MAASTRICHT—The European Art Fair (TEFAF) celebrated its Silver Jubilee in Maastricht, March 16–25, attracting 72,000 visitors, among whom were collectors from the US, Europe, China and the Middle East, and representatives of 234 different museums from around the globe.
Sales were as healthy as ever, with dealers from various disciplines, ranging from antiquities to contemporary art, bringing their best works.
The modern and contemporary art section, which is trying to attract more major European and American galleries to exhibit, recorded a number of early sales. Predictably there were numerous works by Gerhard Richter, and German dealer Paul Schönewald, who was sharing a stand with San Francisco dealer Anthony Meier, made several sales, including the 1987 painting titled Kleine Strasse, which was priced at €4.3 million ($5.6 million).
Christophe van de Weghe, New York, sold an Alexander Calder mobile for $1.8 million and an Andy Warhol Ladies and Gentlemen painting, 1975, for $2.5 million. Daniel Blau, Munich, had a display of 25, early Warhol drawings from the 1950s, acquired from the Warhol Foundation, 20 of which sold for prices ranging from €20,000/100,000 ($26,000/130,000) each.
Although this is not really a fair for younger artists, Gana Art, Seoul, sold an Anish Kapoor, circular mirrored sculpture, 2011, for $800,000, and Ben Brown, London, sold more than one edition of a large photographic diptych by Vik Muniz, depicting Michelangelo’s Sistine Chapel ceiling, priced in the region of $85,000 each.
Also selling fast: a watercolor by Ahmed Alsoudani, through Haunch of Venison, for $65,000; a large canvas by US-based, Middle Eastern artist Nabil Nahas, priced at $95,000 through Sperone Westwater; and two (from an edition of 12) small, framed animated films of a slow-moving still life, after Ambrosius Bosschaert the Elder, made by British artists Rob and Nick Carter at the Fine Art Society. Priced at $80,000, one sold to Paris, Old Master dealer Bob Haboldt.
The big sales at Maastricht were for older paintings and works of art. Chief among these was the large canvas titled Mankind’s Eternal Dilemma–the choice between Vice and Vertu, by 17th-century Flemish artist Frans Francken, which was sold by London dealer Johnny van Haeften to a private collector for a price said to be close to the €14 million ($18.2 million) asking price. The painting, which van Haeften bought at the Dorotheum in Vienna in April 2010 for €7 million ($9.1 million), is reportedly destined for the Museum of Fine Arts, Boston, according to sources familiar with the transaction.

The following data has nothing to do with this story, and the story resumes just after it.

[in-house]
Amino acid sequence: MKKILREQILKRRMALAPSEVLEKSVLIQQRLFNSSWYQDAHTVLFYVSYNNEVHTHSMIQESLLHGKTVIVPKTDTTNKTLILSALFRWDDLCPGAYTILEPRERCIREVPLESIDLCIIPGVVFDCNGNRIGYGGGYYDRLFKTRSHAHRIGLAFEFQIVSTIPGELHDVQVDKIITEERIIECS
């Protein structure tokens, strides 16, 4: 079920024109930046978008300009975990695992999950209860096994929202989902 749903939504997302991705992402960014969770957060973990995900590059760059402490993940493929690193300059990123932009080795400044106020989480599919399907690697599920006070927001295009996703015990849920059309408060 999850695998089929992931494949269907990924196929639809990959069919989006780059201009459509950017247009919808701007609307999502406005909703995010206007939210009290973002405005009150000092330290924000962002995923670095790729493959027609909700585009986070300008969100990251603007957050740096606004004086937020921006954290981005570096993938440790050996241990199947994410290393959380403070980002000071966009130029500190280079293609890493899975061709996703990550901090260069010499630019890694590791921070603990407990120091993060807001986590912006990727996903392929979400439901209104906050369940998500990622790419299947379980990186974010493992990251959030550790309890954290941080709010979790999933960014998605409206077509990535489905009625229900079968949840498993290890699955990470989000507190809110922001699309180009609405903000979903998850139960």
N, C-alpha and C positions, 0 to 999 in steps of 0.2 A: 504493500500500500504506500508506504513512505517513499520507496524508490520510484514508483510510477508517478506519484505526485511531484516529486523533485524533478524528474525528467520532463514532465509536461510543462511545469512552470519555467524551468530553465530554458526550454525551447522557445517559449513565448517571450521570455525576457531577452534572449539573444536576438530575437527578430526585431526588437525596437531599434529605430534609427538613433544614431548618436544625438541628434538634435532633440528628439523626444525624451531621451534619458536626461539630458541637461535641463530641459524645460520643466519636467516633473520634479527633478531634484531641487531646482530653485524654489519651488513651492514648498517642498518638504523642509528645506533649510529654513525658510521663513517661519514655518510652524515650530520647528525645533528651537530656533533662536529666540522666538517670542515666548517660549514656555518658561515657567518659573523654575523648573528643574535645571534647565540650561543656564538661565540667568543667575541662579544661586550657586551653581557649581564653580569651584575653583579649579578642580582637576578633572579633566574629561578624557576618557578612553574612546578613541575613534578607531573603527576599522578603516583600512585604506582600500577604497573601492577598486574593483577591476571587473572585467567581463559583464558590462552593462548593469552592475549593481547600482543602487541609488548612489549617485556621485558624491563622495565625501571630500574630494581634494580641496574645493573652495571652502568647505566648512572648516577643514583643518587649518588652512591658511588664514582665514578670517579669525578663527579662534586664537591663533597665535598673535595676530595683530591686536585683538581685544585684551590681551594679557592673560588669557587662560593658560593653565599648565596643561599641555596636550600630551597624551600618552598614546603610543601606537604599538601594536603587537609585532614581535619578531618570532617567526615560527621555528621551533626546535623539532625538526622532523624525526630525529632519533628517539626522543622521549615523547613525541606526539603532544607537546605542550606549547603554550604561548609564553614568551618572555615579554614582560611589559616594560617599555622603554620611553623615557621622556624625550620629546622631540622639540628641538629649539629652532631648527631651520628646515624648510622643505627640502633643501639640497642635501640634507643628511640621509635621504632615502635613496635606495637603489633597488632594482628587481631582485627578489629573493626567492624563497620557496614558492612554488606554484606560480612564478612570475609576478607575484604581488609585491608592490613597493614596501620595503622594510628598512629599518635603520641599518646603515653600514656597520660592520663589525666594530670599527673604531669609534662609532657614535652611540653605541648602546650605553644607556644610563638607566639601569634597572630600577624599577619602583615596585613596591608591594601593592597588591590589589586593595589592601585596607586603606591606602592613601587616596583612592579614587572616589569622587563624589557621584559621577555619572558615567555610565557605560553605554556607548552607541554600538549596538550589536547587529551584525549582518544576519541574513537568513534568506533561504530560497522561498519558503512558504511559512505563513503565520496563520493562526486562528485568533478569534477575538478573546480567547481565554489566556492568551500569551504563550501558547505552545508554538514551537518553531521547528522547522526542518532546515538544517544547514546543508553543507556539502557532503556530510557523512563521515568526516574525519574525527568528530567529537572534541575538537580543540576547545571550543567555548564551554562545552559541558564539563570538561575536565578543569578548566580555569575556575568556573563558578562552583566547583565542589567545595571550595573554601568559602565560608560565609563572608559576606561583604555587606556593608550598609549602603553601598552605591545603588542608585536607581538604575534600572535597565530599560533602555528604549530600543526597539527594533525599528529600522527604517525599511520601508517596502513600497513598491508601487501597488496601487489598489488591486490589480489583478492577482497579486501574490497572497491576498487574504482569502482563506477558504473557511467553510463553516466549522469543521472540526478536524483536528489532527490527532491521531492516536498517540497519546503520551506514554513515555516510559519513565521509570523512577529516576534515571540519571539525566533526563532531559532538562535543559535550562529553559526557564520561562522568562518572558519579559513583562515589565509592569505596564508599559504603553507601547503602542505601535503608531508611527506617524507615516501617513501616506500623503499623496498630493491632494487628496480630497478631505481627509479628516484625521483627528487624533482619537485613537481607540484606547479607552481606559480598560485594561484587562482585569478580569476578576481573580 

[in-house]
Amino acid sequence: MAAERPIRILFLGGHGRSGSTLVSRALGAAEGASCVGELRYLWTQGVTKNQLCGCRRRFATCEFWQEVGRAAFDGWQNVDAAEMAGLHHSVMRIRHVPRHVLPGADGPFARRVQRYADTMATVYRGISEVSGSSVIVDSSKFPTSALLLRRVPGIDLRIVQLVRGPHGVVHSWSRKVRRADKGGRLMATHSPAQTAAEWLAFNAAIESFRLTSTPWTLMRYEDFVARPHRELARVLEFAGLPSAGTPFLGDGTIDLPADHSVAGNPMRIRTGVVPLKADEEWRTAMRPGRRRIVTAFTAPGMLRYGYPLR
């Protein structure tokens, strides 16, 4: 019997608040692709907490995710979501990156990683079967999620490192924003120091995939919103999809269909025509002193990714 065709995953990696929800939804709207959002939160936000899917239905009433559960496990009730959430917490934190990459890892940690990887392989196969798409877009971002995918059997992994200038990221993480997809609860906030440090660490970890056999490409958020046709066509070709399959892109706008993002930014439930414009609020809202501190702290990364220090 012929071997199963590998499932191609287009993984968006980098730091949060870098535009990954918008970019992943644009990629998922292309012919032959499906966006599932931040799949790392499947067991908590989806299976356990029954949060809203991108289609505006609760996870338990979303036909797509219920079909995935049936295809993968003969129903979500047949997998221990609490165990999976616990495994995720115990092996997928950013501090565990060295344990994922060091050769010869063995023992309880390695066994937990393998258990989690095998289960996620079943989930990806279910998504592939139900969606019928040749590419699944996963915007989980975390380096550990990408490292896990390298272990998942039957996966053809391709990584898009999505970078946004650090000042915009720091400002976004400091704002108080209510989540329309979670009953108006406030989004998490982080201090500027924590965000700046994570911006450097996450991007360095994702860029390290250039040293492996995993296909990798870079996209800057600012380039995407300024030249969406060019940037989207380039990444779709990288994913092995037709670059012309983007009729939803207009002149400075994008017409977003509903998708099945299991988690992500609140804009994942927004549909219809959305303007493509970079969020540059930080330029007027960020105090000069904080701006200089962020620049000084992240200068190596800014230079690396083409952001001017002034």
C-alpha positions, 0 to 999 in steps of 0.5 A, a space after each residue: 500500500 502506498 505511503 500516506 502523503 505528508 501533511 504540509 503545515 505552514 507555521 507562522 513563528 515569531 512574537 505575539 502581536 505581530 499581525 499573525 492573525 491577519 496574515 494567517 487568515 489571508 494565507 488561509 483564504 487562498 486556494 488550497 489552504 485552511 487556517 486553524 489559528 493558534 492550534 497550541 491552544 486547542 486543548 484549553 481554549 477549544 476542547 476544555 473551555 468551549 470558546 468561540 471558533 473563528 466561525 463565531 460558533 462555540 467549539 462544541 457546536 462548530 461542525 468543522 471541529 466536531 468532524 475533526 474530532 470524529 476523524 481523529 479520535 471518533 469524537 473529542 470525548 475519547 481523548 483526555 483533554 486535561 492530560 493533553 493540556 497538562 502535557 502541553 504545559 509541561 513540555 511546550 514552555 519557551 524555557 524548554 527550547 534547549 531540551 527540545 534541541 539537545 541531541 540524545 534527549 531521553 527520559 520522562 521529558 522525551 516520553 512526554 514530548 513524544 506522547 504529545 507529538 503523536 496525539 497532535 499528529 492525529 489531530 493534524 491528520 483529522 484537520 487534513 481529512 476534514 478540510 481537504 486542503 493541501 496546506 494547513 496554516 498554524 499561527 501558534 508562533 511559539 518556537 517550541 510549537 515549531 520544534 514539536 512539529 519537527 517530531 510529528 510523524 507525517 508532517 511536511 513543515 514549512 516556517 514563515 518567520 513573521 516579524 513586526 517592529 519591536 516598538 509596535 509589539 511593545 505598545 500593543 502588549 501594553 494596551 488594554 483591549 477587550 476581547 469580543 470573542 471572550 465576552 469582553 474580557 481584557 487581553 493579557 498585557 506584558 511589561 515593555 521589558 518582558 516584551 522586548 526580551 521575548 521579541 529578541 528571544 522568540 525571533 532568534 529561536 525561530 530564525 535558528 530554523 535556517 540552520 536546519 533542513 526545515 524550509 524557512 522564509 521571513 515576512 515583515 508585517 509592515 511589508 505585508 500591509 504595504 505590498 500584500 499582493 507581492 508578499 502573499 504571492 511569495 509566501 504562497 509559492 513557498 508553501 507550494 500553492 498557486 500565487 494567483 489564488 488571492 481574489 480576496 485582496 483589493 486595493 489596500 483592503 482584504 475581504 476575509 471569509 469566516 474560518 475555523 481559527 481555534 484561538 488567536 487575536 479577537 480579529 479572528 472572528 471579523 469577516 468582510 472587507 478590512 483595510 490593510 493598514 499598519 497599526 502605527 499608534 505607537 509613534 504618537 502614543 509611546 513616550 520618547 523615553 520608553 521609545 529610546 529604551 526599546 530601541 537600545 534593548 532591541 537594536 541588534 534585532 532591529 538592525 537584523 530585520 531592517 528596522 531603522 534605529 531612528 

The big sale at Bernheimer Fine Old Masters was an early Peter Paul Rubens painting, The Crucifixion, which was priced at €3.5 million ($4.6 million) and bought by Boston-based collectors Eijk and Rose-Marie van Otterloo. Meanwhile, London portrait dealer Mark Weiss sold most of the Tudor and Elizabethan paintings he had bought at the Cowdray Park sale in England last September—two Cornelius Johnson works to a Dutch museum, and three Howard ladies (Countess of Nottingham Catherine Carey and her two daughters Elizabeth and Frances Howard) to a new Russian buyer. The top sale for Weiss, though, was a £2.5 million ($4 million) portrait of King Henry VIII (artist unknown), which he had rediscovered at a sale in France.
Along with Old Masters, the works of art section is the biggest draw at Maastricht, and was this year’s focus of Chinese interest after the fair had invited several hundred collectors and journalists from the mainland. Brussels dealer Gisele Croes appeared to pick up the best sales with a double-handled, Chinese bronze vessel, 5th century B.C., and a gold and silver belt hook, 3rd or 4th century B.C., selling to Chinese buyers for $2.5 million and $600,000, respectively.
Other notable sales in this section included a Paul de Lamerie silver inkstand, 1729, which once belonged to British Prime Minister Sir Robert Walpole and sold for $5 million to a US buyer, through Koopman Rare Art; a Russian, imperial tripod gueridon, 18th century, which German dealer Peter Mühlbauer sold to a US collector for €580,000 ($754,000); a Gregorio di Lorenzo marble relief of King Ferrante of Naples, 15th century, which Britain’s Tomasso Brothers sold for €350,000 ($455,000); and a small terracotta model of a lion (for an unrealized monument) by Giovan Battista Foggini, another Florentine sculptor, which international dealers Moretti sold for €400,000 ($520,000).